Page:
Moral empiricism: A rational learning approach to moral judgment

Lecturer: Shaun B. Nichols, University of Arizona
Thursday, 4-6-17
Moore Hall B03, 4:45 pm
Reception to follow
This event is free and open to the public!

About the lecture:
Philosophical observation and psychological studies indicate that people draw subtle distinctions in the normative domain.  But it remains unclear exactly what gives rise to such distinctions. On one prominent approach, emotion systems trigger non-utilitarian judgments. The main alternative, inspired by Chomskyan linguistics, suggests that moral distinctions derive from an innate moral grammar. We draw on recent developments in learning theory to argue that several aspects of moral judgment can be explained in terms of rational inference.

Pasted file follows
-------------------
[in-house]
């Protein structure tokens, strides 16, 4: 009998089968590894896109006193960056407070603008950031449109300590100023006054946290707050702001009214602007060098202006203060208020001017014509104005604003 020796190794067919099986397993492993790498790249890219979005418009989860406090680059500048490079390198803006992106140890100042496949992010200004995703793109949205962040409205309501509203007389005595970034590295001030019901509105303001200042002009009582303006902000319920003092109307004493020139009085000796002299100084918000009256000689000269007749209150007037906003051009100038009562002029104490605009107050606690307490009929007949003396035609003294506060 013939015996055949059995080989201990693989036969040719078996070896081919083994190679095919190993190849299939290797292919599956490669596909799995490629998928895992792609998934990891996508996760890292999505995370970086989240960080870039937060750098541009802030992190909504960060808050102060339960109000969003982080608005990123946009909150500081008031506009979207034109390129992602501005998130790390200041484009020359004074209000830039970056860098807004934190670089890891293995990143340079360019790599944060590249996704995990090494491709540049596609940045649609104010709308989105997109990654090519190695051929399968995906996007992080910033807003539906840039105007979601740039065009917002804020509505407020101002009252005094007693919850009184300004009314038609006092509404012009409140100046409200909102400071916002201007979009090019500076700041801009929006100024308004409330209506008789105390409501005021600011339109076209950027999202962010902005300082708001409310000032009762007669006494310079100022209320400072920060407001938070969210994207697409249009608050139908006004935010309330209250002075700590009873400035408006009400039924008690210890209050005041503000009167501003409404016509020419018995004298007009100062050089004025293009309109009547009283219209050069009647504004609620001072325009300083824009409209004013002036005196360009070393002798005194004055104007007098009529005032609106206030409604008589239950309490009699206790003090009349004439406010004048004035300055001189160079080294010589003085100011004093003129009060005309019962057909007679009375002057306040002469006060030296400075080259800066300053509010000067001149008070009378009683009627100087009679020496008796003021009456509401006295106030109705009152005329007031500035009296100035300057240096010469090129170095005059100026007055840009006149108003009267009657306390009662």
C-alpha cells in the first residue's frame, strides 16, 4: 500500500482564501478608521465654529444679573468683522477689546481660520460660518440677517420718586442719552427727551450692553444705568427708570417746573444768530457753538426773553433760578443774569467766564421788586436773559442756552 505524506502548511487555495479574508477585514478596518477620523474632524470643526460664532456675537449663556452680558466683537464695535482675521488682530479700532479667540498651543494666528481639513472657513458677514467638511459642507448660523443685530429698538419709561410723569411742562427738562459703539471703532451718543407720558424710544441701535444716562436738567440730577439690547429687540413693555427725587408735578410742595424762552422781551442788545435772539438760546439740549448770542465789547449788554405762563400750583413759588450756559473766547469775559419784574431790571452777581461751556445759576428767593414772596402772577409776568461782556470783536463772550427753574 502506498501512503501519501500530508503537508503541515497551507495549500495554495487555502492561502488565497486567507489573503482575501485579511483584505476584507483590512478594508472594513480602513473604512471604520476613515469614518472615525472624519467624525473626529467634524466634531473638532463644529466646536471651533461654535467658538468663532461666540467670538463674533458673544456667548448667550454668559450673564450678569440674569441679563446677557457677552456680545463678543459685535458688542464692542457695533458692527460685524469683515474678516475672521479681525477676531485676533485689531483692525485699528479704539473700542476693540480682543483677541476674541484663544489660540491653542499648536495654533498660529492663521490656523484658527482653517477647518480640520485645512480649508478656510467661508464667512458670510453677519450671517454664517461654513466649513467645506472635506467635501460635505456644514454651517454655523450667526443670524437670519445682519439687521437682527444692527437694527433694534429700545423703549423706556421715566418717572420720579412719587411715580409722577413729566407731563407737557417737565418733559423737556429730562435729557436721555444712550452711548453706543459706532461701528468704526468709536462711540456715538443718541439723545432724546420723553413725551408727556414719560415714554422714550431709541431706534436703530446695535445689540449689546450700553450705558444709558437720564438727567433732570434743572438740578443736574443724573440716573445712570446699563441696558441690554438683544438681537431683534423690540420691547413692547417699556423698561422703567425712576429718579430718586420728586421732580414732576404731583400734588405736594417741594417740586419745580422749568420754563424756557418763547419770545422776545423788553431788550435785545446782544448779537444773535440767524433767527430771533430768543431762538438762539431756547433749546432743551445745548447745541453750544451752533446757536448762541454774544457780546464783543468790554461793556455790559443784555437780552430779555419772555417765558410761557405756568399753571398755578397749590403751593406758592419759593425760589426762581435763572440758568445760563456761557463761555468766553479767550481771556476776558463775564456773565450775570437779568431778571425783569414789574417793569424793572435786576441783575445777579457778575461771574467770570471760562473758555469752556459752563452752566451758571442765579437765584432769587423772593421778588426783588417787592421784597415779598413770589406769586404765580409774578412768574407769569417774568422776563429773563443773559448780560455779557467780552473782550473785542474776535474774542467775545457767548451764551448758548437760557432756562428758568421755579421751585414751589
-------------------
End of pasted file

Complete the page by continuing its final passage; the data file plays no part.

Shaun Nichols is the Sherwin Scott Professor of Philosophy at the University of Arizona.  His research focuses on the psychological underpinnings of ordinary thinking about philosophical issues.  Nichols’ research has been funded by the National Institute of Health, the Templeton Foundation, and the Office of Naval Research, and he is 2017 President of the Society for Philosophy and Psychology. He is the author of Mindreading (with Stephen Stich, Oxford 2003), Sentimental Rules (Oxford 2004), Bound (Oxford 2015) as well as 100 articles in academic journals and volumes.

Sponsored by the Cognitve Science Program